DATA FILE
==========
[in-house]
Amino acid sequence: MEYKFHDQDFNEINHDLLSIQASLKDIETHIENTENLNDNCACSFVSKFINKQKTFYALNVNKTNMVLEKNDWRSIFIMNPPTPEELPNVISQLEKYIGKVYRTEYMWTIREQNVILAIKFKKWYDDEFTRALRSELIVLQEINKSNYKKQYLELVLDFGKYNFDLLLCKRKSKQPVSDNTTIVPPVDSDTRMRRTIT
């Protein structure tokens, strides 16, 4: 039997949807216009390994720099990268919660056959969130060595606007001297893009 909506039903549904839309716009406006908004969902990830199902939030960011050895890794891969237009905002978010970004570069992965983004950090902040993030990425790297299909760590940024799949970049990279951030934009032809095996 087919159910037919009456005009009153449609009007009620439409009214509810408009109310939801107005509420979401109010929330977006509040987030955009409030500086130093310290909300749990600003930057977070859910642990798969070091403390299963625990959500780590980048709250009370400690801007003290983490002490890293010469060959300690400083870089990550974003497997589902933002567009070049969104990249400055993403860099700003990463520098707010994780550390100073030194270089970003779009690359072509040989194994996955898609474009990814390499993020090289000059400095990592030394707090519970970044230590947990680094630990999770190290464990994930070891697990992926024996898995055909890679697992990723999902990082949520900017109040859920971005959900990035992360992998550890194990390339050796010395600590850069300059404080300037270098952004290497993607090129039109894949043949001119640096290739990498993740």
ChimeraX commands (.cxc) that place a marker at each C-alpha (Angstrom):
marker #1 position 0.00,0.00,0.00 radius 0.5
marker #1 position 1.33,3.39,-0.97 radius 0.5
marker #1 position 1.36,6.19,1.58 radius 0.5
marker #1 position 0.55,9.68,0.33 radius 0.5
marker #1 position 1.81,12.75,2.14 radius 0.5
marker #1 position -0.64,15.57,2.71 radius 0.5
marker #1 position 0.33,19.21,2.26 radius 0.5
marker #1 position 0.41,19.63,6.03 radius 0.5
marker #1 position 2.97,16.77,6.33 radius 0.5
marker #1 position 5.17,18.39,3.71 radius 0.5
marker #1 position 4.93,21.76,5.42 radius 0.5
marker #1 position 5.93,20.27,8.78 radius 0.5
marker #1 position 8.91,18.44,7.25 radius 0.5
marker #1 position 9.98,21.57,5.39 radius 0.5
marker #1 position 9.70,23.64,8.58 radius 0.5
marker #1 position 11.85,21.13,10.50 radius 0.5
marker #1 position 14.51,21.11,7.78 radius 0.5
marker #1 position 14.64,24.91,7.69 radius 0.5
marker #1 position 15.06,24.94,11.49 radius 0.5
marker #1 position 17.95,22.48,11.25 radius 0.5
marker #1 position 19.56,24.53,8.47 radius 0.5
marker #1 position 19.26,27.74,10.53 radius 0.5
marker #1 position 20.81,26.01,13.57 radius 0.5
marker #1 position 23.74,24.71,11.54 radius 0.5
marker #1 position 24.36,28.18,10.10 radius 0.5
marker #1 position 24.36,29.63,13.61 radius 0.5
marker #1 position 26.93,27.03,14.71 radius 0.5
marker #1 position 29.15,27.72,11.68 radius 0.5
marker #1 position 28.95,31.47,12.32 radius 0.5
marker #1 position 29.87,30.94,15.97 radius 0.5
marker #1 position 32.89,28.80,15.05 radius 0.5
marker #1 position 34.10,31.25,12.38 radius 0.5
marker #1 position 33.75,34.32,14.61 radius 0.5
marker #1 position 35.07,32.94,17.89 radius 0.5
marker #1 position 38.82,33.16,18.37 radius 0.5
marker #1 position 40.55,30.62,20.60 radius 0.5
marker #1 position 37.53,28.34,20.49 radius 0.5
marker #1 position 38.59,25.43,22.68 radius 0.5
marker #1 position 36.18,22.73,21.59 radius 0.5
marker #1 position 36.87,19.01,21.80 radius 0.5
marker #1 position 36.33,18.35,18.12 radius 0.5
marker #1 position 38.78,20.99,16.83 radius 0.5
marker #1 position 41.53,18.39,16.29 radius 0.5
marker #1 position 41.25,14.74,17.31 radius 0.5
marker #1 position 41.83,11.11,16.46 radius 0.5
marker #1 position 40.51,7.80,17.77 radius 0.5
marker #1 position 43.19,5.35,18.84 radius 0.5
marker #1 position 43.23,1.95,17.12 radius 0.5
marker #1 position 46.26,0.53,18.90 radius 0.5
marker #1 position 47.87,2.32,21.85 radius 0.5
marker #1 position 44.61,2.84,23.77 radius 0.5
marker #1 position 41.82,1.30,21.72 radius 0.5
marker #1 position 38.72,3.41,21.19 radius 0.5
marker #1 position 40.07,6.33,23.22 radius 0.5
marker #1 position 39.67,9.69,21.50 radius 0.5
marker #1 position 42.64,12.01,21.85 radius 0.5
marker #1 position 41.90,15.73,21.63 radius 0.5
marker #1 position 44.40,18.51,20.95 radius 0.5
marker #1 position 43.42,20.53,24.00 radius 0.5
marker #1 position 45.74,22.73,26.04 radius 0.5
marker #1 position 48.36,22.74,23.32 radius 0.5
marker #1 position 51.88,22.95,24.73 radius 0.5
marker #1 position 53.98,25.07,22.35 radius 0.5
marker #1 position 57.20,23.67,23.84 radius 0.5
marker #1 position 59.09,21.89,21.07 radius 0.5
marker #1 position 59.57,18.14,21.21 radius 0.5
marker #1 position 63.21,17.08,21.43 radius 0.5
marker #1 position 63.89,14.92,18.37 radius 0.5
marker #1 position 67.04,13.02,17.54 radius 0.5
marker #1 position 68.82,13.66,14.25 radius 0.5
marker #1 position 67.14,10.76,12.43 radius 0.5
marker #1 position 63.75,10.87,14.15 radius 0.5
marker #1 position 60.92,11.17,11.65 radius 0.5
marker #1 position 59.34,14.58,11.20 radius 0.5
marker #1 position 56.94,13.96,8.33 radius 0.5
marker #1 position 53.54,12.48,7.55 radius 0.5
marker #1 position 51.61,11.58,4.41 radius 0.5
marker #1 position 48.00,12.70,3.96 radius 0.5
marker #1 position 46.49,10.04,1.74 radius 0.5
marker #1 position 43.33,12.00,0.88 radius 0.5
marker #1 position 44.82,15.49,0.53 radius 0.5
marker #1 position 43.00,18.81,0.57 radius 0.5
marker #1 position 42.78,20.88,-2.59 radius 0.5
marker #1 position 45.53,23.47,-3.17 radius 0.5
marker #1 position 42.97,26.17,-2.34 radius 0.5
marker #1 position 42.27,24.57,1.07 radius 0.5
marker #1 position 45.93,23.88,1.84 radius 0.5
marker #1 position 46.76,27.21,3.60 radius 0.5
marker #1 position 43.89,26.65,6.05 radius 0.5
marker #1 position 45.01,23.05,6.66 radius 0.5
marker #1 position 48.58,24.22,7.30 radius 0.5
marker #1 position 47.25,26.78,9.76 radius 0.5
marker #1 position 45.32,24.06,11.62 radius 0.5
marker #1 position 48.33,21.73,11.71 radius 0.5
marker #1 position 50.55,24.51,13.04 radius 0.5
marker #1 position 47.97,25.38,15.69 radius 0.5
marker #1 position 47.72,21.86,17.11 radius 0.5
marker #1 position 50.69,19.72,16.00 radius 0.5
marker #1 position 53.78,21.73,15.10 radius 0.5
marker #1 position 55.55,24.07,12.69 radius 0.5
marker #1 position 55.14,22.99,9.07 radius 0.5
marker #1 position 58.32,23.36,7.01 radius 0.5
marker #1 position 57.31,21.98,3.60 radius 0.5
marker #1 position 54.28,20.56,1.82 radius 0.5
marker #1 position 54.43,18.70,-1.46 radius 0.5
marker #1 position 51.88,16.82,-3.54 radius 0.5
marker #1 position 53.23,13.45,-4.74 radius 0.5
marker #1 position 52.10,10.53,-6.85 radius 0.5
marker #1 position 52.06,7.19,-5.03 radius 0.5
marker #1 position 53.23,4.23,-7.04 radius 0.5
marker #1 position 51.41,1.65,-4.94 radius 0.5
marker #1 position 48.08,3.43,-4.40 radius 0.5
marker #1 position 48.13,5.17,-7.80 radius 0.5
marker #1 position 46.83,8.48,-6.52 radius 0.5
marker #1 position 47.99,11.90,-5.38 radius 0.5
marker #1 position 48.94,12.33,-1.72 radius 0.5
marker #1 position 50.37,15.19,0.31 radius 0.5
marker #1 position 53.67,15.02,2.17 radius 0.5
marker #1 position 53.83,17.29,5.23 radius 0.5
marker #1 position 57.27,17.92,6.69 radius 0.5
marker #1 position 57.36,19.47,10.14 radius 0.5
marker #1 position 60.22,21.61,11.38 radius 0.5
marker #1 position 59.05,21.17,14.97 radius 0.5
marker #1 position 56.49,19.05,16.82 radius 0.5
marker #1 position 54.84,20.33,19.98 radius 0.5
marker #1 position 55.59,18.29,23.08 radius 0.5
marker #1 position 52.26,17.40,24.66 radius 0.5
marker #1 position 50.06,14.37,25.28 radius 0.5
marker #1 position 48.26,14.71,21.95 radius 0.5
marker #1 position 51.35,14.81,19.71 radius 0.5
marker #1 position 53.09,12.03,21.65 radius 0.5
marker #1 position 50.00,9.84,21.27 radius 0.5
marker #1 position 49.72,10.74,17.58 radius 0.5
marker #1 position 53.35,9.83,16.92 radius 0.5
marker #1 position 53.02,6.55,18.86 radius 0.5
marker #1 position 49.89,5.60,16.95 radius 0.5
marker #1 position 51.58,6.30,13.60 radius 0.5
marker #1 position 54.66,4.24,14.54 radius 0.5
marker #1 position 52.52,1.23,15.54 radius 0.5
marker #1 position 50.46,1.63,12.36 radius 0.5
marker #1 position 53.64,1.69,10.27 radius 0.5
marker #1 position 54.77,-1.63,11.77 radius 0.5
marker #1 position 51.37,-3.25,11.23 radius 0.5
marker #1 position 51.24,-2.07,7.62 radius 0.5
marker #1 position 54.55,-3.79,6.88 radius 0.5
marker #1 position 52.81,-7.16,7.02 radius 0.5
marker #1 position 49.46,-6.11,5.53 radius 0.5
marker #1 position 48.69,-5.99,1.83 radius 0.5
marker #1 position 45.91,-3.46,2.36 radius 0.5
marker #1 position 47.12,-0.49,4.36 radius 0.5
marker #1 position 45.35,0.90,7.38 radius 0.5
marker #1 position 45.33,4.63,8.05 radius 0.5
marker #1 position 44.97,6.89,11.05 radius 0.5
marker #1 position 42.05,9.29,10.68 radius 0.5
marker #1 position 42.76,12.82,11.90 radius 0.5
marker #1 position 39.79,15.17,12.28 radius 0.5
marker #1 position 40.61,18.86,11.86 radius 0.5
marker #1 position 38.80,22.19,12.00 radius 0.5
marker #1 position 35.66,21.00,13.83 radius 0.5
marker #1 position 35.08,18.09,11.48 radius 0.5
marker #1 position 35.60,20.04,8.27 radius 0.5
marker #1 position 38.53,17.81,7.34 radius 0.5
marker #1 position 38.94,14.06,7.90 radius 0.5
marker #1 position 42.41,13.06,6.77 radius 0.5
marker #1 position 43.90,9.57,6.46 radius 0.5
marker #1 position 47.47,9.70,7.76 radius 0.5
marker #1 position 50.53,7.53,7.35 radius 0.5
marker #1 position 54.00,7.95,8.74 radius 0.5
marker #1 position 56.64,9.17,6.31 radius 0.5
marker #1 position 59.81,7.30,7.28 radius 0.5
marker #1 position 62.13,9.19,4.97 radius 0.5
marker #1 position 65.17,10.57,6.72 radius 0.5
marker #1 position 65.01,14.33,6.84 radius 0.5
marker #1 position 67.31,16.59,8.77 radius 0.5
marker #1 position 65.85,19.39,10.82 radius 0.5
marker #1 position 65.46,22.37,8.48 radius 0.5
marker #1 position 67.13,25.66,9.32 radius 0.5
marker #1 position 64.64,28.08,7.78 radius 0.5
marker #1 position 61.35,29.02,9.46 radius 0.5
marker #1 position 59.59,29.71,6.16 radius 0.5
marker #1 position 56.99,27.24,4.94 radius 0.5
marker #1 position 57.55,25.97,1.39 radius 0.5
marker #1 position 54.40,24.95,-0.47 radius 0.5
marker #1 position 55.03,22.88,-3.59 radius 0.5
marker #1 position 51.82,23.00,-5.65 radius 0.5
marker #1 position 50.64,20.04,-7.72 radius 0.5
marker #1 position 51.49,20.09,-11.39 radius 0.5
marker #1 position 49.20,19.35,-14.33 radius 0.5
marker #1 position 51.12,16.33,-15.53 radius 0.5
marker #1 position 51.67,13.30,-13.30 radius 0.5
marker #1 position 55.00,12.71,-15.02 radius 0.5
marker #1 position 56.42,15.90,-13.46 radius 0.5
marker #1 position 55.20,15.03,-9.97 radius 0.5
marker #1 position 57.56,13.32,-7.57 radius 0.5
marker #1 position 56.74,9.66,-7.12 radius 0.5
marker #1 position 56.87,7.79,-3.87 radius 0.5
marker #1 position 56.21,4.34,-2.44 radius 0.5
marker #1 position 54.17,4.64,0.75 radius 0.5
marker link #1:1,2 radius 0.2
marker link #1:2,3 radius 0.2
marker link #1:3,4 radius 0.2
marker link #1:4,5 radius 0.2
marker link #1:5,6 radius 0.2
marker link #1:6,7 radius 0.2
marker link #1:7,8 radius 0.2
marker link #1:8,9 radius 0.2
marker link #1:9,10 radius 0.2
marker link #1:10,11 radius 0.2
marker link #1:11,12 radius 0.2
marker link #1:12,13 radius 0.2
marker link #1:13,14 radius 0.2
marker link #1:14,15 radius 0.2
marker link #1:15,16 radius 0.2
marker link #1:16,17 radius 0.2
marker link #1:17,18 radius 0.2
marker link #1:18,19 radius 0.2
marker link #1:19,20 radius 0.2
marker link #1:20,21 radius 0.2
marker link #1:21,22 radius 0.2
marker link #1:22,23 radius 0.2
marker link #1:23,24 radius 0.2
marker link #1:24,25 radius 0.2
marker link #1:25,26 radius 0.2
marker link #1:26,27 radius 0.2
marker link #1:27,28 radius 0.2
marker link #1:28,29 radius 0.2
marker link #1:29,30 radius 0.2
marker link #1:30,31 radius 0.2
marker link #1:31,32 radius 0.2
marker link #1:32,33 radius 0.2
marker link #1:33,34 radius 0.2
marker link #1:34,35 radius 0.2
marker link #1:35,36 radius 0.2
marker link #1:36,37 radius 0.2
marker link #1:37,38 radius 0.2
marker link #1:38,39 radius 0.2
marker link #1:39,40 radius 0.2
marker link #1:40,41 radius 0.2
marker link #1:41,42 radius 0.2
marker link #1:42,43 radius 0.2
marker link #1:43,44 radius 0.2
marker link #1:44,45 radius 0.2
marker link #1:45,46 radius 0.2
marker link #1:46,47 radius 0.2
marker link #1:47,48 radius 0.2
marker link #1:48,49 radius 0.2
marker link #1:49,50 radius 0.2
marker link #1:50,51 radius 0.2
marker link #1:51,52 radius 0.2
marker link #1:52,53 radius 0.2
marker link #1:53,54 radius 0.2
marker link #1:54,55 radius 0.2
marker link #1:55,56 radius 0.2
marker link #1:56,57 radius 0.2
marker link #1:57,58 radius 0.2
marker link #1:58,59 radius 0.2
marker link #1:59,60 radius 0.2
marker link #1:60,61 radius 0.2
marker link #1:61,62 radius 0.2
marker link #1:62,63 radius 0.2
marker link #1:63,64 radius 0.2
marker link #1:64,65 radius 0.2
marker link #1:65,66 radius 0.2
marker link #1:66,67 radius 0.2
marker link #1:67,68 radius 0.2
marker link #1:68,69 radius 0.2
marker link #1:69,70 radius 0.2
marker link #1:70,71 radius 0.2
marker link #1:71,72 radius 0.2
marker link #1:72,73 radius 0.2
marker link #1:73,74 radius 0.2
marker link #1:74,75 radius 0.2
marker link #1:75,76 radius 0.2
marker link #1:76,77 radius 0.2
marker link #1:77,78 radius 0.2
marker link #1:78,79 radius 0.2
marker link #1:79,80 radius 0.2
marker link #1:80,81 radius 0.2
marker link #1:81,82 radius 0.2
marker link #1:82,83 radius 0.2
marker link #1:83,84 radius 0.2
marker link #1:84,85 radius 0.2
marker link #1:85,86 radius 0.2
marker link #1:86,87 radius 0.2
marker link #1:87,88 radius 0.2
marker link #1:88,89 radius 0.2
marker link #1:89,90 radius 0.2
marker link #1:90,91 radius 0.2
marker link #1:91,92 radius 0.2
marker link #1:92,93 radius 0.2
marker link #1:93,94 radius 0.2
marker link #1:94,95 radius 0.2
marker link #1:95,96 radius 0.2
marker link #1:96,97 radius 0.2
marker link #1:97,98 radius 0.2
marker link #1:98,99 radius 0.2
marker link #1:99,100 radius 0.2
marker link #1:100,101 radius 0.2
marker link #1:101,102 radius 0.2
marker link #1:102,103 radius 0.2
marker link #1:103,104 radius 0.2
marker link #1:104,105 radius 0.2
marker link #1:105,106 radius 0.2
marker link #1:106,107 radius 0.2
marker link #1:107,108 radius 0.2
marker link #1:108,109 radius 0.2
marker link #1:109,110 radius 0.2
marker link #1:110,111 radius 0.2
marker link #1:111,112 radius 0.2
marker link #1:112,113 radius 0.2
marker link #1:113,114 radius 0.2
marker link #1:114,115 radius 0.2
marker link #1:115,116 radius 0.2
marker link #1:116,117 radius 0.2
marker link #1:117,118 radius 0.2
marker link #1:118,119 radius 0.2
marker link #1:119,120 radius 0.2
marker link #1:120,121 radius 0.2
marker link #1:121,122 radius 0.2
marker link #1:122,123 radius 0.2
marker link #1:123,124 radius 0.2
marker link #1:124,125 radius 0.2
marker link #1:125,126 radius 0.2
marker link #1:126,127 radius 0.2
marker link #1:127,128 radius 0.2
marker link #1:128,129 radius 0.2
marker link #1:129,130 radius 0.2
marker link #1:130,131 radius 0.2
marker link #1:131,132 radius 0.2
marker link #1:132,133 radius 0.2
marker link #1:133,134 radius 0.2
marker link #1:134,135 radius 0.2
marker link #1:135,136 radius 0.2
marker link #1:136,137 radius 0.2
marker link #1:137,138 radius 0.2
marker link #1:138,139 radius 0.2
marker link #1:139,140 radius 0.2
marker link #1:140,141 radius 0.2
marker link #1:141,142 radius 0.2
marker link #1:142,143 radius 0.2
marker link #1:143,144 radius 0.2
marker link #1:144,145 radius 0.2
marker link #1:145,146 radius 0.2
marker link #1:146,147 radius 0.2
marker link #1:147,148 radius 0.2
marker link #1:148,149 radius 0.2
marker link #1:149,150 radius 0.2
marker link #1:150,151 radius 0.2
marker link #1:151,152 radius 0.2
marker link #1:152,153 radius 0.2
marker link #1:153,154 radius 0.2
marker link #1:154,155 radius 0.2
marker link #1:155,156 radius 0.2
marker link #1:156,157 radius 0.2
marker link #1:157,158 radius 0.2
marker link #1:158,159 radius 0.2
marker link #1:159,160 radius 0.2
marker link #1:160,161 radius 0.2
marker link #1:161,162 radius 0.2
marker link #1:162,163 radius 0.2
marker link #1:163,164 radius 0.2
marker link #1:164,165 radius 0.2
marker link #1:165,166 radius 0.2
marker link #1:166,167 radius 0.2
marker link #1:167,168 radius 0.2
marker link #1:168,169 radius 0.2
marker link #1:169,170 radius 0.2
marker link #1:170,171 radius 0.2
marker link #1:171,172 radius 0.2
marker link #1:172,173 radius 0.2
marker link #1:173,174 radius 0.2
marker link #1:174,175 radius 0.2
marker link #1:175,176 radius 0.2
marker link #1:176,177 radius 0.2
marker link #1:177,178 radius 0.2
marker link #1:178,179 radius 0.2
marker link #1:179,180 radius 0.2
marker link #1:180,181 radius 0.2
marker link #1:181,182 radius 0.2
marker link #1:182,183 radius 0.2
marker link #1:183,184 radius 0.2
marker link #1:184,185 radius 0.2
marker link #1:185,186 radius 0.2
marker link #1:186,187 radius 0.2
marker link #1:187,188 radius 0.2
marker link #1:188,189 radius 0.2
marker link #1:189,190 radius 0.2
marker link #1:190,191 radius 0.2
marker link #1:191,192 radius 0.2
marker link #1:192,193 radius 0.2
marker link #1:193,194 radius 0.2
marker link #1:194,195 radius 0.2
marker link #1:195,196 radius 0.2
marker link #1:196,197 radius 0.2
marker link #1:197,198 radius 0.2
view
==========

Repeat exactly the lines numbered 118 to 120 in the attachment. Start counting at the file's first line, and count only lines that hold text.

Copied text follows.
marker #1 position 46.83,8.48,-6.52 radius 0.5
marker #1 position 47.99,11.90,-5.38 radius 0.5
marker #1 position 48.94,12.33,-1.72 radius 0.5